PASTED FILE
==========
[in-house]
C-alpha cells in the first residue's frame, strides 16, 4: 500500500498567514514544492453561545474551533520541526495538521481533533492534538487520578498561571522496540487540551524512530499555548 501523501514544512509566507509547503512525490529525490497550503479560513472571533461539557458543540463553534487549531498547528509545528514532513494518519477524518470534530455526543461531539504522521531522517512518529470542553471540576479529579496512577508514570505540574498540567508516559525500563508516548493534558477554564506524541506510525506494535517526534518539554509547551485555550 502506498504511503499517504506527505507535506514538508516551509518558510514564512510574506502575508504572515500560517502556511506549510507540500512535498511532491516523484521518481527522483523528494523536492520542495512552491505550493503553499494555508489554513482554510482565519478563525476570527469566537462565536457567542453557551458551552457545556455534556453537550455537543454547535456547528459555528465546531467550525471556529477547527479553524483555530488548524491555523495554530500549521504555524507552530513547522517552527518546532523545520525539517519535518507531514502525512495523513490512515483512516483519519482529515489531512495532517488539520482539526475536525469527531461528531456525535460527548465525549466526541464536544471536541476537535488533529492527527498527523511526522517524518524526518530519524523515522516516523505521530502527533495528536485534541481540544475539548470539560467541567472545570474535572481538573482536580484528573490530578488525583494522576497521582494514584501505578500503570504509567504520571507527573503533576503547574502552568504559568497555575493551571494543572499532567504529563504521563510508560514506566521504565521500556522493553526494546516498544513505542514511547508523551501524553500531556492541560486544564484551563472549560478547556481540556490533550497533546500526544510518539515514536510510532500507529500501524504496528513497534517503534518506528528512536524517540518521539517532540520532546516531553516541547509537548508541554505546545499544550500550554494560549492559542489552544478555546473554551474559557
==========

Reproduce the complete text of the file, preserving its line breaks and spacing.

[in-house]
C-alpha cells in the first residue's frame, strides 16, 4: 500500500498567514514544492453561545474551533520541526495538521481533533492534538487520578498561571522496540487540551524512530499555548 501523501514544512509566507509547503512525490529525490497550503479560513472571533461539557458543540463553534487549531498547528509545528514532513494518519477524518470534530455526543461531539504522521531522517512518529470542553471540576479529579496512577508514570505540574498540567508516559525500563508516548493534558477554564506524541506510525506494535517526534518539554509547551485555550 502506498504511503499517504506527505507535506514538508516551509518558510514564512510574506502575508504572515500560517502556511506549510507540500512535498511532491516523484521518481527522483523528494523536492520542495512552491505550493503553499494555508489554513482554510482565519478563525476570527469566537462565536457567542453557551458551552457545556455534556453537550455537543454547535456547528459555528465546531467550525471556529477547527479553524483555530488548524491555523495554530500549521504555524507552530513547522517552527518546532523545520525539517519535518507531514502525512495523513490512515483512516483519519482529515489531512495532517488539520482539526475536525469527531461528531456525535460527548465525549466526541464536544471536541476537535488533529492527527498527523511526522517524518524526518530519524523515522516516523505521530502527533495528536485534541481540544475539548470539560467541567472545570474535572481538573482536580484528573490530578488525583494522576497521582494514584501505578500503570504509567504520571507527573503533576503547574502552568504559568497555575493551571494543572499532567504529563504521563510508560514506566521504565521500556522493553526494546516498544513505542514511547508523551501524553500531556492541560486544564484551563472549560478547556481540556490533550497533546500526544510518539515514536510510532500507529500501524504496528513497534517503534518506528528512536524517540518521539517532540520532546516531553516541547509537548508541554505546545499544550500550554494560549492559542489552544478555546473554551474559557